Bryce Edwards
Victoria University of Wellington – Te Herenga Waka

Dr Bryce Edwards is Political Analyst in Residence at Victoria University of Wellington. He is the director of the Democracy Project.

What will it take for this Labour Government to start paying attention to the worsening state of economic inequality in New Zealand? The evidence is mounting that, under Labour’s watch, the problem of wealth and income inequality is spiralling. But the signs are that Labour ministers have put this crisis into the “too hard basket”.

According to the investment bank Credit Suisse, New Zealand has led the world in a spike in wealth as a result of the housing crisis and inflation of business assets. The report released this week should be alarming for Labour, as it’s an indictment on a Government that was elected on a campaign to turn around worsening inequality.

New Zealand is leading the world in wealth creation – for those at the top

Credit Suisse’s “Global Wealth Report 2022” says average wealth in New Zealand jumped by 32 per cent, or $193,248 in just one year – and that this is far higher than in anywhere else in the world. About 60 per cent of that increase came from housing and 40 per cent from growing global financial markets. In a nutshell, those who own assets and businesses have done extraordinarily well.

Looking at the Credit Suisse statistics, the Guardian reported that in New Zealand there are now “347,000 people in the country with more than US$1m to their name in 2021” and “About 2.1 million New Zealanders – out of a total population of just over 5 million – are in the top 10% of global wealth holders. About 281,000 of those are in the top 1%.”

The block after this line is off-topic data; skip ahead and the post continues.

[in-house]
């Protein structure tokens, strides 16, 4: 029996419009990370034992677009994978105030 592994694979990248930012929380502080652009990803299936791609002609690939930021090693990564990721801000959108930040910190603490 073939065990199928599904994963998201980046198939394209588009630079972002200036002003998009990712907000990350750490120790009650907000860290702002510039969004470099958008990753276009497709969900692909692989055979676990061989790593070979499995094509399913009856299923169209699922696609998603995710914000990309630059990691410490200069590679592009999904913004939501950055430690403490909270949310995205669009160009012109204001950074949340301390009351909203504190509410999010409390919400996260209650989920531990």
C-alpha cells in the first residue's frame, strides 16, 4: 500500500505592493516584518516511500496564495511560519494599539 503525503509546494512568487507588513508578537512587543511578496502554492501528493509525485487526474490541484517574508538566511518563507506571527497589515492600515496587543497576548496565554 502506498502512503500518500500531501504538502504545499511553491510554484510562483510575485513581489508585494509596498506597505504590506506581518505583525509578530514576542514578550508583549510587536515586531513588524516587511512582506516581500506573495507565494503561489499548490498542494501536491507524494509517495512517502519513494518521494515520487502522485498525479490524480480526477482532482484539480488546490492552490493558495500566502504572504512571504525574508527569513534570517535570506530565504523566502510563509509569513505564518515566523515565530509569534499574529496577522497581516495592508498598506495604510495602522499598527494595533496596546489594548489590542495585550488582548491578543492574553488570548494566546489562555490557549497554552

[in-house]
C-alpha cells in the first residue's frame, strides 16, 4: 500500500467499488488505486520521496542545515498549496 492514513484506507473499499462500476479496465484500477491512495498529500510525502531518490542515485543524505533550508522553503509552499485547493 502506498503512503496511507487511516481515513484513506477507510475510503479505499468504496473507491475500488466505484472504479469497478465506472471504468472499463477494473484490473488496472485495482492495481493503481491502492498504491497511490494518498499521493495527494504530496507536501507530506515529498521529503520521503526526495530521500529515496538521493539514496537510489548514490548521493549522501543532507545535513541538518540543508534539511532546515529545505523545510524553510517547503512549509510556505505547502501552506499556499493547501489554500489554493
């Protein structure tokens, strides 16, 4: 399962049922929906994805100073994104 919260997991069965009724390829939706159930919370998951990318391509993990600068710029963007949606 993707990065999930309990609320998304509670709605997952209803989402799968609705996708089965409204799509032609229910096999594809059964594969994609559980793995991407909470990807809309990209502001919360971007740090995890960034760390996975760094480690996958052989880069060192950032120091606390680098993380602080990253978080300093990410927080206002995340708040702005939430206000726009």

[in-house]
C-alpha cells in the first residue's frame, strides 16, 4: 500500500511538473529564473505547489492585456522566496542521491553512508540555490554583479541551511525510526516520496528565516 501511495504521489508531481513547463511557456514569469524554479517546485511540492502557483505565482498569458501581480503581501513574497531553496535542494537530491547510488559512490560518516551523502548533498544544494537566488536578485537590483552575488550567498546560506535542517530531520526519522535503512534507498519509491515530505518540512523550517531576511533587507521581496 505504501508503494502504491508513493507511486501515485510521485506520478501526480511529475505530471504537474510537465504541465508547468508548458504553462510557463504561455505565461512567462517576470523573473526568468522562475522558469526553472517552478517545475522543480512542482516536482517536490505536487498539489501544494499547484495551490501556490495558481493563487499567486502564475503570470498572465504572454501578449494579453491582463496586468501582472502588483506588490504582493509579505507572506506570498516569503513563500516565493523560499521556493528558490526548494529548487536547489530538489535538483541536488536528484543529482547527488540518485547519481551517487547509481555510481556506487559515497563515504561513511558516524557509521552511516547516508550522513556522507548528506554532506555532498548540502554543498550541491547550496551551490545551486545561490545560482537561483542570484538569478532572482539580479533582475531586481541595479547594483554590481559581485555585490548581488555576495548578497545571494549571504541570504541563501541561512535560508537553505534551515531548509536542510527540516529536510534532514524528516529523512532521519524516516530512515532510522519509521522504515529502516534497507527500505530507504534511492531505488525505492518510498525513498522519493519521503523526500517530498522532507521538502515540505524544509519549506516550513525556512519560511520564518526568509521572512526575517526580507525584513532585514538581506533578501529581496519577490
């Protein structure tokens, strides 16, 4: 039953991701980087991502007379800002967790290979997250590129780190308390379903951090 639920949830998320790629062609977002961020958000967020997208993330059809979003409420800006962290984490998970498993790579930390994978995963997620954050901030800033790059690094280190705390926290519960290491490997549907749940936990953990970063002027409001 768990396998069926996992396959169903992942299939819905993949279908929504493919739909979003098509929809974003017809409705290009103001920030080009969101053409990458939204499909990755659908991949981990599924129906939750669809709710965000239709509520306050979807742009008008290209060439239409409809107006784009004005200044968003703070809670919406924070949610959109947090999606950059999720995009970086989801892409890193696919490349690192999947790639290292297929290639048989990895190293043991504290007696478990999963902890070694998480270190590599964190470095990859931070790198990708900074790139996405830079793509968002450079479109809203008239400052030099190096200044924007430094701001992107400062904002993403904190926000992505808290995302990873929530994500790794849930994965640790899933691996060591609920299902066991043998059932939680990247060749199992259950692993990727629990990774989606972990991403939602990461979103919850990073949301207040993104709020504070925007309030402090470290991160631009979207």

The Guardian reported the analysis of economist Shamubeel Eaqub, who commented that obviously “the increasing wealth was very unequally distributed” and reflects the “rise of the landed gentry” in this country, in which wealth is increasingly inherited. He called for a focus on the “growing divide between renters and owners, and the haves and the have-nots in New Zealand”.

The Credit Suisse report says that globally, “The richest 1% of the global population increased their share of all the world’s wealth for a second year running to 46%, up from 44% in 2020.” And although it doesn’t provide figures for New Zealand, something similar is obviously occurring at the moment.

Is Labour focusing on improving things for those at the bottom?

Topping the world for the explosion of wealth amongst the super-rich might be a cause for celebration for some. But it shouldn’t be for the Labour Government. Of course, politicians of the political left used to focus on wealth creation for those at the bottom, not the top. Leftwing ideology – and the whole reason for Labour parties to exist – is to help those at the bottom, and the working class – not to make things worse for them.

So what has the Government been doing about this? The Prime Minister took on the portfolio of Child Poverty Reduction, as a way of signalling her ambitions to fix the problem. But clearly she has had other priorities.

This was exposed in the release of ministerial diaries last month, which give an indication of how much time ministers spend on any particular portfolio. Between October 2020 and June 2022 Ardern was recorded as spending only 14 hours on this portfolio – an average of only 40 minutes per month. One calculation put this at a meagre 0.2 per cent of her working time on what she said was her most important portfolio.